Another Trip to Segovia

Another Trip to Segovia

Segovia, Spain – April 1, 2010

Leslie, my mom, dad, and I drove to Segovia earlier today.  We did encounter a little bit of snow in the area of Puerto de Navacerrada (possibly translated as Never-Closed Pass).  It lies at 1,860 meters (6,102 feet).  The bit of snow made for a beautiful scene.

After parking in a garage in Segovia, we began walking directly to the Alcázar de Segovia (fortified castle of Segovia) to tour the castle.  On the way, I paid particular attention to the façades of the buildings we passed.  For some reason, many of the buildings in the old town area of Segovia have decorative plaster façades.  With one possible exception, no pattern appeared to repeat.  So, on this trip, I took photographs of many of them.

The always awe-inspiring aqueduct in Segovia.
A view of Segovia from the old city wall.
A gate through the old city wall.
A portion of the old city wall.
A decorative building façade.
A decorative building façade II.
A decorative building façade III.
A decorative building façade IV.
A decorative building façade V.
A decorative building façade VI.
A small building with a decorative building façade.
A decorative building façade VII.
A decorative building façade VIII.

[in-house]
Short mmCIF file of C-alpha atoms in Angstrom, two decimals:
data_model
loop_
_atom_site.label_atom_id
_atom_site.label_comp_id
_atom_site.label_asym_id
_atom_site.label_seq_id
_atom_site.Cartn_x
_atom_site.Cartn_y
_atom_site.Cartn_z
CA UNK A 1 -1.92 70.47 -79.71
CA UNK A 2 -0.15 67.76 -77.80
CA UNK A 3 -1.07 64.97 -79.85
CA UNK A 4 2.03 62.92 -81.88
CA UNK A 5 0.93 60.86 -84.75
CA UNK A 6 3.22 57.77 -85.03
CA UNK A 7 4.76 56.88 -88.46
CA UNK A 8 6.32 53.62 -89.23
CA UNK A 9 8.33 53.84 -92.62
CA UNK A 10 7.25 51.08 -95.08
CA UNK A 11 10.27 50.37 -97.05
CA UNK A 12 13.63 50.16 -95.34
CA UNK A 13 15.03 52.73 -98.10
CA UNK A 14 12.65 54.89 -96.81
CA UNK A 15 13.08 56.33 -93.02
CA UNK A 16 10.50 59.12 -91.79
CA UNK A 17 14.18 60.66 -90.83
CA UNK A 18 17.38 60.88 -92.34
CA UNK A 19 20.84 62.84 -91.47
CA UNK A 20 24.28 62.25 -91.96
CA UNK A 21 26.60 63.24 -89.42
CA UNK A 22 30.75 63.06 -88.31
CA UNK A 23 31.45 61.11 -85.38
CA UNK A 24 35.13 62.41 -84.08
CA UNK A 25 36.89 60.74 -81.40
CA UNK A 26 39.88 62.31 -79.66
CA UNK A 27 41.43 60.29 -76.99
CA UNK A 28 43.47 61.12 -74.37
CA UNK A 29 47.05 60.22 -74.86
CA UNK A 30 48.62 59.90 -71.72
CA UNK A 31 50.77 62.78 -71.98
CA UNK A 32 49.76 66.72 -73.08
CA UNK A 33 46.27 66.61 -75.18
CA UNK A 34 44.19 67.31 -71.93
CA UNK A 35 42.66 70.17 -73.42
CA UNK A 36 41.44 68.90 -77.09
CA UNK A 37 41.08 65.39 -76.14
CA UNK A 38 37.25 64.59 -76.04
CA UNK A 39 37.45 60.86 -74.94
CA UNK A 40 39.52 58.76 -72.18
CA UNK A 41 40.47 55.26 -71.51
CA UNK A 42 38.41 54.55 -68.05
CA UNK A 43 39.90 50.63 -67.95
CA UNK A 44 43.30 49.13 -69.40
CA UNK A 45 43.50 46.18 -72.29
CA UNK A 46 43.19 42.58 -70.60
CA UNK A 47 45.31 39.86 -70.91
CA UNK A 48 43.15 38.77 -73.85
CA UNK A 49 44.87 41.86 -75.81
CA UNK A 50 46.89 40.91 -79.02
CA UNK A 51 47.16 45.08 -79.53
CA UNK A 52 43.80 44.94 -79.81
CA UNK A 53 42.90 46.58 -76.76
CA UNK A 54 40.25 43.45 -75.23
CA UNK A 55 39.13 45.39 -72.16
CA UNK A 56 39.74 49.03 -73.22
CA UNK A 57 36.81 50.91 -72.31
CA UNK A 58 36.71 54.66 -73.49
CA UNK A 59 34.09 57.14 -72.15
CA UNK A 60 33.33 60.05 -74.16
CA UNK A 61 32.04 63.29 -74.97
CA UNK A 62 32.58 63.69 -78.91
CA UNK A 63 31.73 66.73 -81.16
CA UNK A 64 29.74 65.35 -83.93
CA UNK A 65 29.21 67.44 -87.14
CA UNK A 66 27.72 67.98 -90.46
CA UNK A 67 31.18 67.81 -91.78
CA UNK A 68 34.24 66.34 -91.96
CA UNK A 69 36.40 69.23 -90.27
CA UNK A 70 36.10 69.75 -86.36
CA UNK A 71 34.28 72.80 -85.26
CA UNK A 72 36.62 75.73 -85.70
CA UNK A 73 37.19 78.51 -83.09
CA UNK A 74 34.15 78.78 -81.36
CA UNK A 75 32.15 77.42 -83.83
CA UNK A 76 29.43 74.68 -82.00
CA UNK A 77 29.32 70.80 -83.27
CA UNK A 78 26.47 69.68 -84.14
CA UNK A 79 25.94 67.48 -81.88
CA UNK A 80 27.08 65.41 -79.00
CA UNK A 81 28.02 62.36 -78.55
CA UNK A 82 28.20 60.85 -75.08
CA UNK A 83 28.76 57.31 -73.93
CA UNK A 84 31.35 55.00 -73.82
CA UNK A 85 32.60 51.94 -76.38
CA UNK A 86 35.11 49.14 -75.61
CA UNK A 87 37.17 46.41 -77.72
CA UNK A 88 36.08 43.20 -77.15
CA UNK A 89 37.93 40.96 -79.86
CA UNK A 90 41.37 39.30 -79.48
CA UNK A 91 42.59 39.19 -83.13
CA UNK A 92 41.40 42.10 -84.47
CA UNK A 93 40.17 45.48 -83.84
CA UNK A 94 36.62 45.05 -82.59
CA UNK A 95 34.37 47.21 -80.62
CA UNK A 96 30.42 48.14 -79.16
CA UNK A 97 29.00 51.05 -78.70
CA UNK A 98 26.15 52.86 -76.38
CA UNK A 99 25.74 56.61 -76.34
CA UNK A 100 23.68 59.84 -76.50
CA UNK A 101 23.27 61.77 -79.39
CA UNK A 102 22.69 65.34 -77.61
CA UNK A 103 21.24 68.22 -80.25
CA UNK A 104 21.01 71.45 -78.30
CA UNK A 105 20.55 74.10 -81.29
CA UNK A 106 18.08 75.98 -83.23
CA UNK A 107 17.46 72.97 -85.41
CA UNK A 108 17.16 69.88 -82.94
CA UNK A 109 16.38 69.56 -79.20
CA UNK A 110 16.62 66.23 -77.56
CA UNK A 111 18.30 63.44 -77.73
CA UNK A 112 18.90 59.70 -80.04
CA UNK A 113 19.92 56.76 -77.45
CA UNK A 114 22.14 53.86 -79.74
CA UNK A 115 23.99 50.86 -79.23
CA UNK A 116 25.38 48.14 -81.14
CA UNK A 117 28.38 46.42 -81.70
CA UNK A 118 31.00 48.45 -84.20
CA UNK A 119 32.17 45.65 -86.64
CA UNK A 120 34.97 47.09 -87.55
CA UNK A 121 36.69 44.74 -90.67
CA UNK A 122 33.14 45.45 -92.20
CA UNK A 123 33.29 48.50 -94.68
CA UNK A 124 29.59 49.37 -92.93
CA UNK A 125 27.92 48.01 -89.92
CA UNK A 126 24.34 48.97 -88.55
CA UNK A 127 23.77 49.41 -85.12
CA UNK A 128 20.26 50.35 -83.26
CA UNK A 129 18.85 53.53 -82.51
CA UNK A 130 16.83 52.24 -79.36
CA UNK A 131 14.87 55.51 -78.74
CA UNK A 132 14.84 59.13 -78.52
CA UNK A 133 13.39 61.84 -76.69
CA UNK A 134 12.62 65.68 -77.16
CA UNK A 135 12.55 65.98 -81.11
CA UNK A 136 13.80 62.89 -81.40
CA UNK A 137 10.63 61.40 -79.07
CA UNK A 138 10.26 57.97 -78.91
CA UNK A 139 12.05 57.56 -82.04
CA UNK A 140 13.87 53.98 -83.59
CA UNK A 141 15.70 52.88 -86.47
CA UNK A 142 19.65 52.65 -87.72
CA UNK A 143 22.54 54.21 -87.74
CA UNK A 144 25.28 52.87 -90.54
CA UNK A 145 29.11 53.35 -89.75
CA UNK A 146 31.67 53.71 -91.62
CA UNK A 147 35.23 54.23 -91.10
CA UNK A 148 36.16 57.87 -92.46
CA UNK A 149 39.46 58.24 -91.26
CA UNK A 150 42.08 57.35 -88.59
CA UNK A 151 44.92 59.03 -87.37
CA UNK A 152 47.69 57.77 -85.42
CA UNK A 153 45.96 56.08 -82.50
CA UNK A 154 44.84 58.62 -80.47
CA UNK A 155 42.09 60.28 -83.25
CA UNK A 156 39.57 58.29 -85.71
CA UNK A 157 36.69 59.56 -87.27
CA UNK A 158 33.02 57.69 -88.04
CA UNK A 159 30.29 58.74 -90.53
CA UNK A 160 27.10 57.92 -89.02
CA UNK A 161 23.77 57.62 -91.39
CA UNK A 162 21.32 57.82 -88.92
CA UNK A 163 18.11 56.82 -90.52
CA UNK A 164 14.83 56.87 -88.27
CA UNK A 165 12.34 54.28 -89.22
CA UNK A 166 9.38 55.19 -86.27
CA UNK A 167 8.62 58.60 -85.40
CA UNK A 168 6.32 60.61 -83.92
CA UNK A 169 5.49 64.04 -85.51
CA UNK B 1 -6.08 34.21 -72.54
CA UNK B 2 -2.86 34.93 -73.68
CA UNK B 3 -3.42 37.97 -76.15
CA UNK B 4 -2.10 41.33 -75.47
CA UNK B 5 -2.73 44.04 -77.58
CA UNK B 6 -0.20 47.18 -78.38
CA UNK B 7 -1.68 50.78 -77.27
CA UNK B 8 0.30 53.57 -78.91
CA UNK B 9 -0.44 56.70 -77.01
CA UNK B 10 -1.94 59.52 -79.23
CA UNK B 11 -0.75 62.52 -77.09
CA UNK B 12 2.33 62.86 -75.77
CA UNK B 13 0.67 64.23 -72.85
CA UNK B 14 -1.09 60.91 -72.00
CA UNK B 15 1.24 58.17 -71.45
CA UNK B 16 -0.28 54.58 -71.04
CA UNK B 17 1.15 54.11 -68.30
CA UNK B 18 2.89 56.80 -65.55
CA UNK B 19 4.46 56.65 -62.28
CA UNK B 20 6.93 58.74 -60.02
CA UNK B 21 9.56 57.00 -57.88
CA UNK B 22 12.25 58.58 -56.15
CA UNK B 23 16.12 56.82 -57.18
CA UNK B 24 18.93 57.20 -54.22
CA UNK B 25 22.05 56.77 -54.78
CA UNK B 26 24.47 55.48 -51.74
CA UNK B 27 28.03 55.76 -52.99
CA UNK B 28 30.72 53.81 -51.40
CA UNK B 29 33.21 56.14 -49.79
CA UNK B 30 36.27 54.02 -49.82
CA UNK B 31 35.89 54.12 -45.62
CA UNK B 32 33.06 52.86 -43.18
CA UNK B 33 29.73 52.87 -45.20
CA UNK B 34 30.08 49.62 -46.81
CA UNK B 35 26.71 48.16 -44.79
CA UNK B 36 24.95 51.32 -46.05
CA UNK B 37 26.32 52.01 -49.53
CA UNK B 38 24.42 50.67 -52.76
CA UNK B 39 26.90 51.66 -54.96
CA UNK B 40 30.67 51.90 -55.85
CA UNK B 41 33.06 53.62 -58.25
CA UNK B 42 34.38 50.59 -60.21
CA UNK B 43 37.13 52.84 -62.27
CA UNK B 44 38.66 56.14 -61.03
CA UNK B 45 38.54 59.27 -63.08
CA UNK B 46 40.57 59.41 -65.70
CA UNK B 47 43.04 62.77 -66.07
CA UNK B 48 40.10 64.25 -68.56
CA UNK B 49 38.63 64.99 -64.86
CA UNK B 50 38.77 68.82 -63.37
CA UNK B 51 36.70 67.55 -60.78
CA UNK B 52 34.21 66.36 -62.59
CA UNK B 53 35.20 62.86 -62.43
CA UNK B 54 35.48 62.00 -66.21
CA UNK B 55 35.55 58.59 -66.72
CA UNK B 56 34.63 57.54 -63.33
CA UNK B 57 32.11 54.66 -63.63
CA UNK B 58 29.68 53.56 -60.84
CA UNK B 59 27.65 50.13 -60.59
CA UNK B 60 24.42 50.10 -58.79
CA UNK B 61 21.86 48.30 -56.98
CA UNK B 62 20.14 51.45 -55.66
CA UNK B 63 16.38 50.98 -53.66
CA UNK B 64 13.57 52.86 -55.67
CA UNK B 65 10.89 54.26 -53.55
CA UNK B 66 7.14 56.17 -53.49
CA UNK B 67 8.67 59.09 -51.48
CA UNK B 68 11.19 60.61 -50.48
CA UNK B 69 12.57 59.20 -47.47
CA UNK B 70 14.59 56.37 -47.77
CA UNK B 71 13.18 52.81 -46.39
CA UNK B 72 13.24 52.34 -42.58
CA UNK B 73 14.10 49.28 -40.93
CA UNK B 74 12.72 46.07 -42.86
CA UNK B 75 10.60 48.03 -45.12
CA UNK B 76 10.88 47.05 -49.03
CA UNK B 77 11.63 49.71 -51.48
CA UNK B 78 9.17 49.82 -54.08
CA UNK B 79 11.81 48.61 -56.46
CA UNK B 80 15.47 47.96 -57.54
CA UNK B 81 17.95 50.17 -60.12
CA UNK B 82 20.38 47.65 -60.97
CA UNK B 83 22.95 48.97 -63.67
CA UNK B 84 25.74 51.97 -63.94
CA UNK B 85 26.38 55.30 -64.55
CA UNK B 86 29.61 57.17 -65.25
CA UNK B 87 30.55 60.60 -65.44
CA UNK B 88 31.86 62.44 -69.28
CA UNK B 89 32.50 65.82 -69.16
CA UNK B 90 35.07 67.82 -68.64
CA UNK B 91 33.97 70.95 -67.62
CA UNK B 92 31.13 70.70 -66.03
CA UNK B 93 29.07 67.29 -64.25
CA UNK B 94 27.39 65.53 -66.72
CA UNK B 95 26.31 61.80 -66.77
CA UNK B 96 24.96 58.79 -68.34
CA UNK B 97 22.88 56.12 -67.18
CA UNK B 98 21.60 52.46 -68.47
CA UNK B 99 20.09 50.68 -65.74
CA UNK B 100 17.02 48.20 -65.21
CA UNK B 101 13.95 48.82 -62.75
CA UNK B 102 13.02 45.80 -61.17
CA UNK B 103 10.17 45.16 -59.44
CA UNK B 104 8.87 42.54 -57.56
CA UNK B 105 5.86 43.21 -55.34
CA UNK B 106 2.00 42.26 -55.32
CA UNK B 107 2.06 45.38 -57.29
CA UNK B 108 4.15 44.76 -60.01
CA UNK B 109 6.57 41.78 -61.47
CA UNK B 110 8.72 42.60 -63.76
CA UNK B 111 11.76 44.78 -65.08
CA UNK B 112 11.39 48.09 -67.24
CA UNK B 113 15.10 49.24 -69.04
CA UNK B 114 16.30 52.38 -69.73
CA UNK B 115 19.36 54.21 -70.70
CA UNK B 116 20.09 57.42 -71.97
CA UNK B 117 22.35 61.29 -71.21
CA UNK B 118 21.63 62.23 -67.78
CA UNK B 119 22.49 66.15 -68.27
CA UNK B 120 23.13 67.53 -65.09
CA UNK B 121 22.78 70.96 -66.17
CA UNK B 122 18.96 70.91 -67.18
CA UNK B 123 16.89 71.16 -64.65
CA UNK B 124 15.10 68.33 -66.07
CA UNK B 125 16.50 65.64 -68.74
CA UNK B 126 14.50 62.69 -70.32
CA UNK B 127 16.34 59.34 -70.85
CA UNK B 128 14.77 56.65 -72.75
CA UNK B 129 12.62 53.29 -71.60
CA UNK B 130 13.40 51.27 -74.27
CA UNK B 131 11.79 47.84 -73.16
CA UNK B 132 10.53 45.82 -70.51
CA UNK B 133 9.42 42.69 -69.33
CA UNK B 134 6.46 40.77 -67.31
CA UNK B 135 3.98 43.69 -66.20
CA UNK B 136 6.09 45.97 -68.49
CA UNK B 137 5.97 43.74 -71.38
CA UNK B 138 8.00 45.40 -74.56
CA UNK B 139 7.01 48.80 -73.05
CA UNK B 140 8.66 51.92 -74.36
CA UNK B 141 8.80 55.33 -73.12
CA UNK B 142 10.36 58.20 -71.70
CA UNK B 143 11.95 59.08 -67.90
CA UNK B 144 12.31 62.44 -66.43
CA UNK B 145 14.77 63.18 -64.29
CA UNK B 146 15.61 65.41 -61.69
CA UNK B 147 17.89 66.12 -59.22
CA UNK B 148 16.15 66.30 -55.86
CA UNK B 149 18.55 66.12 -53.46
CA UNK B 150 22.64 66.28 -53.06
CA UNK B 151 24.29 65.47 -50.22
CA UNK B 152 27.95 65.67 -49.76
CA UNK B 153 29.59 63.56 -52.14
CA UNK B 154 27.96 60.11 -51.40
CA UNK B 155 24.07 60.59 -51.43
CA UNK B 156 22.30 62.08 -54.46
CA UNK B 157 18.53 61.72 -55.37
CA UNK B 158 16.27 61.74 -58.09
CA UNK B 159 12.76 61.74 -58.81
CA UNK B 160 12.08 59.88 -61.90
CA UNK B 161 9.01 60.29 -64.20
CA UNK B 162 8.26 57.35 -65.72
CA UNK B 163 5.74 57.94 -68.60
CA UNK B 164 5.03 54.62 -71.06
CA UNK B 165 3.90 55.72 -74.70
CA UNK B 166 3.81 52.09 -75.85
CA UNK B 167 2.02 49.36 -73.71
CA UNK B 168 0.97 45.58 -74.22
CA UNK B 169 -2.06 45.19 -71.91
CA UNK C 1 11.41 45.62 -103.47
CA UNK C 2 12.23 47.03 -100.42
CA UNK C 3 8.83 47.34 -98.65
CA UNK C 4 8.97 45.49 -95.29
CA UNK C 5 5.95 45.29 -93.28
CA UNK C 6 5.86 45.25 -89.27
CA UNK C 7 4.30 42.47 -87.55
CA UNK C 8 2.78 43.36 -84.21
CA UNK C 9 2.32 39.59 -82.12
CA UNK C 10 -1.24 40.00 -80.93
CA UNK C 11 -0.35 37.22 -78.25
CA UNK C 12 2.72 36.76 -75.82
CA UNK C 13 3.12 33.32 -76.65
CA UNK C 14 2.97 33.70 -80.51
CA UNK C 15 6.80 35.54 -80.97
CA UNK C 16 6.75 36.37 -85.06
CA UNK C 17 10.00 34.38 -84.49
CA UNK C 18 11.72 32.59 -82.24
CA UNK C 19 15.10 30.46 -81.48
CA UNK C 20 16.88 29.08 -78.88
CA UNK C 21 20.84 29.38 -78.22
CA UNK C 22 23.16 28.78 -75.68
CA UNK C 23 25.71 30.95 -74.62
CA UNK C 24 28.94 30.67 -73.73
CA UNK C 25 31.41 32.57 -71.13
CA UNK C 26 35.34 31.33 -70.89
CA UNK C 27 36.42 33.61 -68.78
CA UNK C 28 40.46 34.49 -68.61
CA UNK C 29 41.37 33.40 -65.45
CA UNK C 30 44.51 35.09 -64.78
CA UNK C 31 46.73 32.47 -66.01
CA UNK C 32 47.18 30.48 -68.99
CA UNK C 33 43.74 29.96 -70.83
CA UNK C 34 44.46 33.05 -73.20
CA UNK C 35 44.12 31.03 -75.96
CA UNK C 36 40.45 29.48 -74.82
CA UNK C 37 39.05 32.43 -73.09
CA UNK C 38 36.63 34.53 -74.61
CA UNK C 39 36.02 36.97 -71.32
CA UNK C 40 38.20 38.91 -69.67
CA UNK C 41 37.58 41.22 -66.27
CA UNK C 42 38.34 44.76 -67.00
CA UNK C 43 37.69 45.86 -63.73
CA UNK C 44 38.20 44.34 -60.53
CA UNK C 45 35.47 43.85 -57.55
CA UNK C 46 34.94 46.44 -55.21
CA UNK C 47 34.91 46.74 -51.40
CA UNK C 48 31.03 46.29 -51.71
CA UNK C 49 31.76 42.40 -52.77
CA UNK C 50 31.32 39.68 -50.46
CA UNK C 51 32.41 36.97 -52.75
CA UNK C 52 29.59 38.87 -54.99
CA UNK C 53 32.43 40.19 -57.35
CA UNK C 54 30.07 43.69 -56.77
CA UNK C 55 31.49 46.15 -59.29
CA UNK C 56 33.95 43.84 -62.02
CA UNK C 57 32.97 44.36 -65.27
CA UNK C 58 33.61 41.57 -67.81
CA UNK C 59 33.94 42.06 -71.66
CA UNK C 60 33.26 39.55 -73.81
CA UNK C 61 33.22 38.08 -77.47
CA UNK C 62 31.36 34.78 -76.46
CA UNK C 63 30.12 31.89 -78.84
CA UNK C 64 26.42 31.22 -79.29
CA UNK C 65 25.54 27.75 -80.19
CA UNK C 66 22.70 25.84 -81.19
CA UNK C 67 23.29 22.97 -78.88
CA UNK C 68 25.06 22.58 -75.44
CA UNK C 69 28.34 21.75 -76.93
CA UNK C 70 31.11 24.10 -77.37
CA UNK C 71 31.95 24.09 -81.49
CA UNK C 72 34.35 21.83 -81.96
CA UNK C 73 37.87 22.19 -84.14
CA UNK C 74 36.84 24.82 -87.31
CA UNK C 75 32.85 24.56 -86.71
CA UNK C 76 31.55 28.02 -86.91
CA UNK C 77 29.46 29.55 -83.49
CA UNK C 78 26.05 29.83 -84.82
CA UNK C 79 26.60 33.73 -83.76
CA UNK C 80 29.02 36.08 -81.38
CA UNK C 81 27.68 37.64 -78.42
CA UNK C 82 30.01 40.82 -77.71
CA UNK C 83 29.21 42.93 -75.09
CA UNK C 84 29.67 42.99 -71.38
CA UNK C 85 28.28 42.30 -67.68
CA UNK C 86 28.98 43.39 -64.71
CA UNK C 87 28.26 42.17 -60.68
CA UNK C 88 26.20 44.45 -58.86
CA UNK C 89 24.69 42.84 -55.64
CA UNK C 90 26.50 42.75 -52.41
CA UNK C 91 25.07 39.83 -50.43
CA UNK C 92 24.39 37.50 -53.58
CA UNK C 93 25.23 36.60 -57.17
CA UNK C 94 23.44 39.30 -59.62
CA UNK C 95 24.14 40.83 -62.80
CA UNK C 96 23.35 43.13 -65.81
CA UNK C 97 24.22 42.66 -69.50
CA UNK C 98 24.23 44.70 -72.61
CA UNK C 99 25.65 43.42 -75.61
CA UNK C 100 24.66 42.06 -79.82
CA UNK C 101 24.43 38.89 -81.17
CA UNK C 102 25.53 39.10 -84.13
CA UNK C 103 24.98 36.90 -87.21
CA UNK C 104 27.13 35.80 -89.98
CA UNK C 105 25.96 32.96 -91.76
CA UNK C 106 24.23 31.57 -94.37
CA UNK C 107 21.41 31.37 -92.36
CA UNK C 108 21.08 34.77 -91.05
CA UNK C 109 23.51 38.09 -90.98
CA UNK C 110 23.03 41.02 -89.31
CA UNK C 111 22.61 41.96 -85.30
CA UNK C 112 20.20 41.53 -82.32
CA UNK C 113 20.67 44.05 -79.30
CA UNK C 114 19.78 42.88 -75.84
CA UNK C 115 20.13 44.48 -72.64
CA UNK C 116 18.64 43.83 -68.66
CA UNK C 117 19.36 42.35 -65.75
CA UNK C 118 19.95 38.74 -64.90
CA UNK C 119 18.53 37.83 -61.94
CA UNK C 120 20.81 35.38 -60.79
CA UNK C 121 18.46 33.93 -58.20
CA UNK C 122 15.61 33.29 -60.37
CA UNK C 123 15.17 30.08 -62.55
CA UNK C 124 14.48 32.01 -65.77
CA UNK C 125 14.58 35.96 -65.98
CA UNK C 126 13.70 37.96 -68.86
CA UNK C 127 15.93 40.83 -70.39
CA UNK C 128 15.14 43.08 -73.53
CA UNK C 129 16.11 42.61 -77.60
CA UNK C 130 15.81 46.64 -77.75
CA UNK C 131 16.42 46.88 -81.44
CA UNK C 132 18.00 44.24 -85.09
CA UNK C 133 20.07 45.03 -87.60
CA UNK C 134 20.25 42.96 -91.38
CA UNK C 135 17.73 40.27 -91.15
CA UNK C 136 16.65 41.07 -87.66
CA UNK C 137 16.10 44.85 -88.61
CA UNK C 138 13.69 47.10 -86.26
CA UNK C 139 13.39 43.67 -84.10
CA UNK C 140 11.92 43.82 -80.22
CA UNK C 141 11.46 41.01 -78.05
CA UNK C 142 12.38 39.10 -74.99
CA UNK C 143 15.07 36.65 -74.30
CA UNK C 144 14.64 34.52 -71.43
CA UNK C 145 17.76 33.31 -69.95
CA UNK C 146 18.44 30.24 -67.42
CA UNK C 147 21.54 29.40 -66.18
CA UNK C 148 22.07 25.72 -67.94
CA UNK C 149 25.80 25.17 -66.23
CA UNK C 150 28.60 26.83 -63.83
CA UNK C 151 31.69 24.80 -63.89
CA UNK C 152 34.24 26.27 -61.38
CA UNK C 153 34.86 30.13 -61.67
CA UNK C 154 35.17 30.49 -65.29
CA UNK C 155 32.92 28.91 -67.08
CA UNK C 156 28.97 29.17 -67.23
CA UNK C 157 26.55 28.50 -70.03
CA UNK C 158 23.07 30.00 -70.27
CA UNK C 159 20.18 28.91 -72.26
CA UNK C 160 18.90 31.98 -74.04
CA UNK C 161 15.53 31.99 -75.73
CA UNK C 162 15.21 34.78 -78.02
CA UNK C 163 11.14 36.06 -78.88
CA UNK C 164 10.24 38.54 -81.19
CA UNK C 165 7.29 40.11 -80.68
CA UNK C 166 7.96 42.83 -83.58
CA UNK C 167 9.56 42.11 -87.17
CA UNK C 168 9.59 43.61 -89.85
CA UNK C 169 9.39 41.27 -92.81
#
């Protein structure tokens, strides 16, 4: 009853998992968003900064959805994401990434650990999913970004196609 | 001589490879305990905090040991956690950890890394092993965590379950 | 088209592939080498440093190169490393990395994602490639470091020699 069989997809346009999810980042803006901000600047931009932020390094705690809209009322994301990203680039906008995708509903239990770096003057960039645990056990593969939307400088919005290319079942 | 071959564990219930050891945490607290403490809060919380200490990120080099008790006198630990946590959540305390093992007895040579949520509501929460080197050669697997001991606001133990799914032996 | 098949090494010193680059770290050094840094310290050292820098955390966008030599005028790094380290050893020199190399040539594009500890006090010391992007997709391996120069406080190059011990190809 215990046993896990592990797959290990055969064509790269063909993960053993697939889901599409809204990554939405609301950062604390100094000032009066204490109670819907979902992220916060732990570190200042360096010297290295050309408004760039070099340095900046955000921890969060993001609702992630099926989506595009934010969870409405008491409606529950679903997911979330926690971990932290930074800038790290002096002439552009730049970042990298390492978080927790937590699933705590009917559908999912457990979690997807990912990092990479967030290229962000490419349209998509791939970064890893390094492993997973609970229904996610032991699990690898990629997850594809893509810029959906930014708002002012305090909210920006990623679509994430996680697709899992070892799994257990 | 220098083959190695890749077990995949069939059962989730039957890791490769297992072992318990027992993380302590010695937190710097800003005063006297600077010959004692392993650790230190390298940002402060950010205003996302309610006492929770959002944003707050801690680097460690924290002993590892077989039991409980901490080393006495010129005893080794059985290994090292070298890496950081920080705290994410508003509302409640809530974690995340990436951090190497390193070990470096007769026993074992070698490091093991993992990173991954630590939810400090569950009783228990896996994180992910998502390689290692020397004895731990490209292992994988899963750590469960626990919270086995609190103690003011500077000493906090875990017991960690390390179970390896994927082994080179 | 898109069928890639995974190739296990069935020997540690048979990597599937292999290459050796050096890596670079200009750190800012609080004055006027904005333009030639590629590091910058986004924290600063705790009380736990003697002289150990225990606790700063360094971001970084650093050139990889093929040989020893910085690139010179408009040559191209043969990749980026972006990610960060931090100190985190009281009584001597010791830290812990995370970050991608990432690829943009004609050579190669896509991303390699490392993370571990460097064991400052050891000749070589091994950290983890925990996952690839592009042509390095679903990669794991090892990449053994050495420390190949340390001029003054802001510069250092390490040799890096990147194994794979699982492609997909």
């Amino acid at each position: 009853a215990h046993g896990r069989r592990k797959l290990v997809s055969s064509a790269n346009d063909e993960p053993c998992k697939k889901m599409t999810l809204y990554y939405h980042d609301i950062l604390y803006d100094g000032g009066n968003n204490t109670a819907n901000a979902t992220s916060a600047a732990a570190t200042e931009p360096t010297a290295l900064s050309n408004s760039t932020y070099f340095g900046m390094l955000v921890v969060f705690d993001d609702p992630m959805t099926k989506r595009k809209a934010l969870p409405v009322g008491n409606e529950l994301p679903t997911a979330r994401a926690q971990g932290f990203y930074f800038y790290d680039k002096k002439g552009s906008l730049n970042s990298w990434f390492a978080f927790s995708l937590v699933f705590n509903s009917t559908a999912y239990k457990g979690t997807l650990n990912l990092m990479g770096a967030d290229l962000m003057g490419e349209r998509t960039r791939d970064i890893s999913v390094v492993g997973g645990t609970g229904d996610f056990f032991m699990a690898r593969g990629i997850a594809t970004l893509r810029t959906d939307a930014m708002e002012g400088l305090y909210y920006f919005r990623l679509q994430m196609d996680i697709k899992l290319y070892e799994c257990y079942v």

A small shop selling everything a tourist may need.
A decorative building façade IX.
A decorative building façade X.
A decorative building façade XI.
A decorative building façade XII.
A decorative building façade XIII.
A decorative building façade XIV.
A decorative building façade XV.

One of the most famous façades in Segovia is the Casa de los Picos (House of the Peaks).  The Picos are diamond-shaped blocks of stone that protrude from the facade of the building.  It was constructed in the 15th century by the Count of Fuensalida.

Possibly the most unique façade belongs to the Casa de los Picos (House of the Peaks).

Once at the Alcázar, since Leslie and I had not previously been in the tower, I made sure our tickets included admittance to both the tower and the palace.  At the time, I had no idea what we were getting ourselves into.  The tower is a large rectangular structure situated in the center of the main façade of the Alcázar.  When we entered the tower, there was a fairly large and wide staircase that led one up about one floor.  Then we went through a small door that led to a stone, spiral staircase.  We found out later there are 152-stairs in that staircase.  On the way up we passed a couple of people coming down.  We had to suck up very close to the wall to let them pass.  Shortly after that encounter, we heard some young people coming down.  It sounded as though they were speaking French.  Regardless, it seemed like they would never stop coming down.  My dad counted 58 kids!  We thought we would never get to the top.

When we did get to the top, we were all tired.  We vowed we would never do that again!  We were all wishing there was an elevator in this 1120 structure.  So, even though the tower is quite large, all we saw was a staircase and a view from the top of the tower. I am not sure what else may be in the tower.